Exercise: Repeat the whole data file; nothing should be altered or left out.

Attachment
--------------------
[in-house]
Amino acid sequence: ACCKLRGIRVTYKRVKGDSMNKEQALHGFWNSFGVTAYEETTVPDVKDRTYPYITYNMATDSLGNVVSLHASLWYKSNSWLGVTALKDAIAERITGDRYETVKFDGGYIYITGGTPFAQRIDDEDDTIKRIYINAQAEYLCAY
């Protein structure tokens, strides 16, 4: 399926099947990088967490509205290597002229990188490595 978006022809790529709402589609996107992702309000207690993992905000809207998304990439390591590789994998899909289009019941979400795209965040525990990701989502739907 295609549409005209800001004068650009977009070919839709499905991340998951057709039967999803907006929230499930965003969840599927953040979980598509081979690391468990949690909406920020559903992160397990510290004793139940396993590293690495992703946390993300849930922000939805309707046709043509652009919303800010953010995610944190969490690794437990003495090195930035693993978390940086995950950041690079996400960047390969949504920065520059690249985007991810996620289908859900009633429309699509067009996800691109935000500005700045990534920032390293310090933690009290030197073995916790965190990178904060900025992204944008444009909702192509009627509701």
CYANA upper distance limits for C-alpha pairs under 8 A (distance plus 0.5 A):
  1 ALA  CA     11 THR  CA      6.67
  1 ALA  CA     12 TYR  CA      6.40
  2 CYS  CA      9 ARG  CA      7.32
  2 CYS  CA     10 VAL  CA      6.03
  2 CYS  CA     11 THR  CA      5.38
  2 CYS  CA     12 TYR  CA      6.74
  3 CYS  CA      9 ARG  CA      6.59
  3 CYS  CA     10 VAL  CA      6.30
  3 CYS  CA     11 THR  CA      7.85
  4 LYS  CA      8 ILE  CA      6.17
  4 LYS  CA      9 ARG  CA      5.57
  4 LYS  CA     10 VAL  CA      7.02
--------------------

[in-house]
Amino acid sequence: ACCKLRGIRVTYKRVKGDSMNKEQALHGFWNSFGVTAYEETTVPDVKDRTYPYITYNMATDSLGNVVSLHASLWYKSNSWLGVTALKDAIAERITGDRYETVKFDGGYIYITGGTPFAQRIDDEDDTIKRIYINAQAEYLCAY
């Protein structure tokens, strides 16, 4: 399926099947990088967490509205290597002229990188490595 978006022809790529709402589609996107992702309000207690993992905000809207998304990439390591590789994998899909289009019941979400795209965040525990990701989502739907 295609549409005209800001004068650009977009070919839709499905991340998951057709039967999803907006929230499930965003969840599927953040979980598509081979690391468990949690909406920020559903992160397990510290004793139940396993590293690495992703946390993300849930922000939805309707046709043509652009919303800010953010995610944190969490690794437990003495090195930035693993978390940086995950950041690079996400960047390969949504920065520059690249985007991810996620289908859900009633429309699509067009996800691109935000500005700045990534920032390293310090933690009290030197073995916790965190990178904060900025992204944008444009909702192509009627509701």
CYANA upper distance limits for C-alpha pairs under 8 A (distance plus 0.5 A):
  1 ALA  CA     11 THR  CA      6.67
  1 ALA  CA     12 TYR  CA      6.40
  2 CYS  CA      9 ARG  CA      7.32
  2 CYS  CA     10 VAL  CA      6.03
  2 CYS  CA     11 THR  CA      5.38
  2 CYS  CA     12 TYR  CA      6.74
  3 CYS  CA      9 ARG  CA      6.59
  3 CYS  CA     10 VAL  CA      6.30
  3 CYS  CA     11 THR  CA      7.85
  4 LYS  CA      8 ILE  CA      6.17
  4 LYS  CA      9 ARG  CA      5.57
  4 LYS  CA     10 VAL  CA      7.02